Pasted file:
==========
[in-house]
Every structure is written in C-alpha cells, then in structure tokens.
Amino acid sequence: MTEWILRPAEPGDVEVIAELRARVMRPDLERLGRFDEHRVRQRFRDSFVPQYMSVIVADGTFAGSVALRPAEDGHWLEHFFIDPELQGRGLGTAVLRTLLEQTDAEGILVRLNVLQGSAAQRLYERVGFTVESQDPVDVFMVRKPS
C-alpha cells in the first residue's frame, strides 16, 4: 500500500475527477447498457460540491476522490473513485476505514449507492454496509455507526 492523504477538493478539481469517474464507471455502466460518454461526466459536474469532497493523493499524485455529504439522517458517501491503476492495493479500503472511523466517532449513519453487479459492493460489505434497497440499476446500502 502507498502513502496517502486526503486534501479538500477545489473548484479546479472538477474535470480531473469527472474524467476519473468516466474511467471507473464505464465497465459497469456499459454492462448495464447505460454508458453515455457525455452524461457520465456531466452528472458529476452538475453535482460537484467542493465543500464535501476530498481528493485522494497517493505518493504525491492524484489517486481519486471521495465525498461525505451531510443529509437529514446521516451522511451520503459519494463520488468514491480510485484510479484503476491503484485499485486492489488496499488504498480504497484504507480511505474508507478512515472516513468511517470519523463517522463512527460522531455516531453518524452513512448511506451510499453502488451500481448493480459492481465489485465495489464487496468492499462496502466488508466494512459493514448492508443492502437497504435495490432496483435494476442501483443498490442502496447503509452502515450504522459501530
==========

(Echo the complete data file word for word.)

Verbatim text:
[in-house]
Every structure is written in C-alpha cells, then in structure tokens.
Amino acid sequence: MTEWILRPAEPGDVEVIAELRARVMRPDLERLGRFDEHRVRQRFRDSFVPQYMSVIVADGTFAGSVALRPAEDGHWLEHFFIDPELQGRGLGTAVLRTLLEQTDAEGILVRLNVLQGSAAQRLYERVGFTVESQDPVDVFMVRKPS
C-alpha cells in the first residue's frame, strides 16, 4: 500500500475527477447498457460540491476522490473513485476505514449507492454496509455507526 492523504477538493478539481469517474464507471455502466460518454461526466459536474469532497493523493499524485455529504439522517458517501491503476492495493479500503472511523466517532449513519453487479459492493460489505434497497440499476446500502 502507498502513502496517502486526503486534501479538500477545489473548484479546479472538477474535470480531473469527472474524467476519473468516466474511467471507473464505464465497465459497469456499459454492462448495464447505460454508458453515455457525455452524461457520465456531466452528472458529476452538475453535482460537484467542493465543500464535501476530498481528493485522494497517493505518493504525491492524484489517486481519486471521495465525498461525505451531510443529509437529514446521516451522511451520503459519494463520488468514491480510485484510479484503476491503484485499485486492489488496499488504498480504497484504507480511505474508507478512515472516513468511517470519523463517522463512527460522531455516531453518524452513512448511506451510499453502488451500481448493480459492481465489485465495489464487496468492499462496502466488508466494512459493514448492508443492502437497504435495490432496483435494476442501483443498490442502496447503509452502515450504522459501530